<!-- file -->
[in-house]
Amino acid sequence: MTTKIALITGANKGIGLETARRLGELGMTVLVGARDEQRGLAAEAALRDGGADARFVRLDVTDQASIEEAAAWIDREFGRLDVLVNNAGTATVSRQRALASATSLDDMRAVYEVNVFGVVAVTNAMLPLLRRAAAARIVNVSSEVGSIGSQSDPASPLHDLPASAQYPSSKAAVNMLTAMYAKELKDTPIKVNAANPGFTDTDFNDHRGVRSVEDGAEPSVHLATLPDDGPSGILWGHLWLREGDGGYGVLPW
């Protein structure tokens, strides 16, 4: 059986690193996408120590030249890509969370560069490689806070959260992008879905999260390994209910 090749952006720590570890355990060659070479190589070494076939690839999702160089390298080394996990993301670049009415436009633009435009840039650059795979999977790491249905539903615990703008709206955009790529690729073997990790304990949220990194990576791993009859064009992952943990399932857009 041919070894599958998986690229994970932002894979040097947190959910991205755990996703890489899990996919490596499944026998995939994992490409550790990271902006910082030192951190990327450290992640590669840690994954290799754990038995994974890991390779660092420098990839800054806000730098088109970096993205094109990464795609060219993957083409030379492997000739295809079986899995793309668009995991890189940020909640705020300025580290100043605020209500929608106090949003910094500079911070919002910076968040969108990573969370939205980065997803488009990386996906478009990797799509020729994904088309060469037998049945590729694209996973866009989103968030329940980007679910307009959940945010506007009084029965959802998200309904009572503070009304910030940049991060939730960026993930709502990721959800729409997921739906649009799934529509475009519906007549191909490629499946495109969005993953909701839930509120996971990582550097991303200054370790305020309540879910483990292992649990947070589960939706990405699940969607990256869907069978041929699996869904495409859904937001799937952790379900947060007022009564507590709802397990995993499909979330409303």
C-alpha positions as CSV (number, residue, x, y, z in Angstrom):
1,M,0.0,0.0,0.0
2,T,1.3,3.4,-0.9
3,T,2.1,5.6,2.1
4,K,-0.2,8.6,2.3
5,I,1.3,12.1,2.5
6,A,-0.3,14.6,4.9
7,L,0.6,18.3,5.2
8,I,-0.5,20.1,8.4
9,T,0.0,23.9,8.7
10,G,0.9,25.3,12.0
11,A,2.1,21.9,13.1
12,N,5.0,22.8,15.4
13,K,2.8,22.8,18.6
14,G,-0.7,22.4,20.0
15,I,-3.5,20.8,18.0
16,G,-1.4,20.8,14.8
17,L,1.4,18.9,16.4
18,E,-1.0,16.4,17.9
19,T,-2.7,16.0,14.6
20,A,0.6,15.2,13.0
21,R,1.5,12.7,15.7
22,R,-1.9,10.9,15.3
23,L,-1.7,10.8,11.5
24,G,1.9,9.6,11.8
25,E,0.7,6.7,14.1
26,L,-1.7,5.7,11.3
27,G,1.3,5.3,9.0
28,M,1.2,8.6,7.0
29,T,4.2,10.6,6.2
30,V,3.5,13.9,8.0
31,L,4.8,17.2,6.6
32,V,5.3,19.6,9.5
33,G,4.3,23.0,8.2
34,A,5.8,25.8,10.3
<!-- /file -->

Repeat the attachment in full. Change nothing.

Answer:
[in-house]
Amino acid sequence: MTTKIALITGANKGIGLETARRLGELGMTVLVGARDEQRGLAAEAALRDGGADARFVRLDVTDQASIEEAAAWIDREFGRLDVLVNNAGTATVSRQRALASATSLDDMRAVYEVNVFGVVAVTNAMLPLLRRAAAARIVNVSSEVGSIGSQSDPASPLHDLPASAQYPSSKAAVNMLTAMYAKELKDTPIKVNAANPGFTDTDFNDHRGVRSVEDGAEPSVHLATLPDDGPSGILWGHLWLREGDGGYGVLPW
């Protein structure tokens, strides 16, 4: 059986690193996408120590030249890509969370560069490689806070959260992008879905999260390994209910 090749952006720590570890355990060659070479190589070494076939690839999702160089390298080394996990993301670049009415436009633009435009840039650059795979999977790491249905539903615990703008709206955009790529690729073997990790304990949220990194990576791993009859064009992952943990399932857009 041919070894599958998986690229994970932002894979040097947190959910991205755990996703890489899990996919490596499944026998995939994992490409550790990271902006910082030192951190990327450290992640590669840690994954290799754990038995994974890991390779660092420098990839800054806000730098088109970096993205094109990464795609060219993957083409030379492997000739295809079986899995793309668009995991890189940020909640705020300025580290100043605020209500929608106090949003910094500079911070919002910076968040969108990573969370939205980065997803488009990386996906478009990797799509020729994904088309060469037998049945590729694209996973866009989103968030329940980007679910307009959940945010506007009084029965959802998200309904009572503070009304910030940049991060939730960026993930709502990721959800729409997921739906649009799934529509475009519906007549191909490629499946495109969005993953909701839930509120996971990582550097991303200054370790305020309540879910483990292992649990947070589960939706990405699940969607990256869907069978041929699996869904495409859904937001799937952790379900947060007022009564507590709802397990995993499909979330409303």
C-alpha positions as CSV (number, residue, x, y, z in Angstrom):
1,M,0.0,0.0,0.0
2,T,1.3,3.4,-0.9
3,T,2.1,5.6,2.1
4,K,-0.2,8.6,2.3
5,I,1.3,12.1,2.5
6,A,-0.3,14.6,4.9
7,L,0.6,18.3,5.2
8,I,-0.5,20.1,8.4
9,T,0.0,23.9,8.7
10,G,0.9,25.3,12.0
11,A,2.1,21.9,13.1
12,N,5.0,22.8,15.4
13,K,2.8,22.8,18.6
14,G,-0.7,22.4,20.0
15,I,-3.5,20.8,18.0
16,G,-1.4,20.8,14.8
17,L,1.4,18.9,16.4
18,E,-1.0,16.4,17.9
19,T,-2.7,16.0,14.6
20,A,0.6,15.2,13.0
21,R,1.5,12.7,15.7
22,R,-1.9,10.9,15.3
23,L,-1.7,10.8,11.5
24,G,1.9,9.6,11.8
25,E,0.7,6.7,14.1
26,L,-1.7,5.7,11.3
27,G,1.3,5.3,9.0
28,M,1.2,8.6,7.0
29,T,4.2,10.6,6.2
30,V,3.5,13.9,8.0
31,L,4.8,17.2,6.6
32,V,5.3,19.6,9.5
33,G,4.3,23.0,8.2
34,A,5.8,25.8,10.3